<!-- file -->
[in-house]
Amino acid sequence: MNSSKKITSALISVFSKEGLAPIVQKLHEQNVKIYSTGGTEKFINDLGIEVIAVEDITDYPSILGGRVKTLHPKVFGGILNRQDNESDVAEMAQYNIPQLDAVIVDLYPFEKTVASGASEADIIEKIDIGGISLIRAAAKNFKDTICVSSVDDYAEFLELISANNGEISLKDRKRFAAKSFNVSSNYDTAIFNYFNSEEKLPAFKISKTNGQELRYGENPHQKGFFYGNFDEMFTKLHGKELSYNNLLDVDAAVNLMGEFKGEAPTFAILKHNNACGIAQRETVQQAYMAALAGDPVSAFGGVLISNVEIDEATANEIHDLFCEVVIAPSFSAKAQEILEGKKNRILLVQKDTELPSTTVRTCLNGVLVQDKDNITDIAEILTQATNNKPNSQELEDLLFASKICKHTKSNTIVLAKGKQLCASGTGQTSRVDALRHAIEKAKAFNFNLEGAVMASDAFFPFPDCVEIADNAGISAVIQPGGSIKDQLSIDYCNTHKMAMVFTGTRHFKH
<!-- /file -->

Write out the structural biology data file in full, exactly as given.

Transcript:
[in-house]
Amino acid sequence: MNSSKKITSALISVFSKEGLAPIVQKLHEQNVKIYSTGGTEKFINDLGIEVIAVEDITDYPSILGGRVKTLHPKVFGGILNRQDNESDVAEMAQYNIPQLDAVIVDLYPFEKTVASGASEADIIEKIDIGGISLIRAAAKNFKDTICVSSVDDYAEFLELISANNGEISLKDRKRFAAKSFNVSSNYDTAIFNYFNSEEKLPAFKISKTNGQELRYGENPHQKGFFYGNFDEMFTKLHGKELSYNNLLDVDAAVNLMGEFKGEAPTFAILKHNNACGIAQRETVQQAYMAALAGDPVSAFGGVLISNVEIDEATANEIHDLFCEVVIAPSFSAKAQEILEGKKNRILLVQKDTELPSTTVRTCLNGVLVQDKDNITDIAEILTQATNNKPNSQELEDLLFASKICKHTKSNTIVLAKGKQLCASGTGQTSRVDALRHAIEKAKAFNFNLEGAVMASDAFFPFPDCVEIADNAGISAVIQPGGSIKDQLSIDYCNTHKMAMVFTGTRHFKH